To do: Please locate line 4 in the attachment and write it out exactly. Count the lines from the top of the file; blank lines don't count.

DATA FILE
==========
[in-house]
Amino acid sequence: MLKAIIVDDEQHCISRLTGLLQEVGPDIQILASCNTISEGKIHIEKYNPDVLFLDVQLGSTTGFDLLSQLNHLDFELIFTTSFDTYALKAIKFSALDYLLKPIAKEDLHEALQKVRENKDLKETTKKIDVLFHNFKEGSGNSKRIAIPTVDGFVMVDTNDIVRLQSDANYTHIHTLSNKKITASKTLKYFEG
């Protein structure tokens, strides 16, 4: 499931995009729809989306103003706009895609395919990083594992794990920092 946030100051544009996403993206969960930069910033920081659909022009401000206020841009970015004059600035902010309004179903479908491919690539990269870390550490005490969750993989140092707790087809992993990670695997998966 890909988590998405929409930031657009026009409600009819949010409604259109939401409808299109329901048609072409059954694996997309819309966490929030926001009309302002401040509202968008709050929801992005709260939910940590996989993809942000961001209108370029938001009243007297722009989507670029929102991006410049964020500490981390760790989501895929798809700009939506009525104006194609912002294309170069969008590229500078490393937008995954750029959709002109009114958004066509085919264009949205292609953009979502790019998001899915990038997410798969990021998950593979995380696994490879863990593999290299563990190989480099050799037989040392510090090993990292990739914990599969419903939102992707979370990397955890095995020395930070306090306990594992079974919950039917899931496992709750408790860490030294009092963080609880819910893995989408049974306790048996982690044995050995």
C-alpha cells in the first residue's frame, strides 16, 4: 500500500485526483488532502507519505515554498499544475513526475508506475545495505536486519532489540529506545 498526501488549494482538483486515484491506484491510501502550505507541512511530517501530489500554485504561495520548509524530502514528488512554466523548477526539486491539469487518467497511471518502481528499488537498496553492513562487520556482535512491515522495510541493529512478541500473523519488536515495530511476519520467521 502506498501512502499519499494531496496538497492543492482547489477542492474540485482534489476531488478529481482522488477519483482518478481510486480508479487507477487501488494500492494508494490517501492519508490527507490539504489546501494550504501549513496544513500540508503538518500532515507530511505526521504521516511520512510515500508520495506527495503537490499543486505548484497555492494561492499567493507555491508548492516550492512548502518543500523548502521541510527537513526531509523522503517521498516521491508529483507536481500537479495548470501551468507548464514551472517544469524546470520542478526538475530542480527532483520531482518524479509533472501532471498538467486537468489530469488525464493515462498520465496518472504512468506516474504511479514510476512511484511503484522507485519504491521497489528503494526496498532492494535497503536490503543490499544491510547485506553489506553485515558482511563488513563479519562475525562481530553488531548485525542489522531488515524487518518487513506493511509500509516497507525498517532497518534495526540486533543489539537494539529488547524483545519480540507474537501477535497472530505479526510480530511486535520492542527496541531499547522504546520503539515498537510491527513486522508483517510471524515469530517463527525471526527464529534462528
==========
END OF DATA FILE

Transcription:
C-alpha cells in the first residue's frame, strides 16, 4: 500500500485526483488532502507519505515554498499544475513526475508506475545495505536486519532489540529506545 498526501488549494482538483486515484491506484491510501502550505507541512511530517501530489500554485504561495520548509524530502514528488512554466523548477526539486491539469487518467497511471518502481528499488537498496553492513562487520556482535512491515522495510541493529512478541500473523519488536515495530511476519520467521 502506498501512502499519499494531496496538497492543492482547489477542492474540485482534489476531488478529481482522488477519483482518478481510486480508479487507477487501488494500492494508494490517501492519508490527507490539504489546501494550504501549513496544513500540508503538518500532515507530511505526521504521516511520512510515500508520495506527495503537490499543486505548484497555492494561492499567493507555491508548492516550492512548502518543500523548502521541510527537513526531509523522503517521498516521491508529483507536481500537479495548470501551468507548464514551472517544469524546470520542478526538475530542480527532483520531482518524479509533472501532471498538467486537468489530469488525464493515462498520465496518472504512468506516474504511479514510476512511484511503484522507485519504491521497489528503494526496498532492494535497503536490503543490499544491510547485506553489506553485515558482511563488513563479519562475525562481530553488531548485525542489522531488515524487518518487513506493511509500509516497507525498517532497518534495526540486533543489539537494539529488547524483545519480540507474537501477535497472530505479526510480530511486535520492542527496541531499547522504546520503539515498537510491527513486522508483517510471524515469530517463527525471526527464529534462528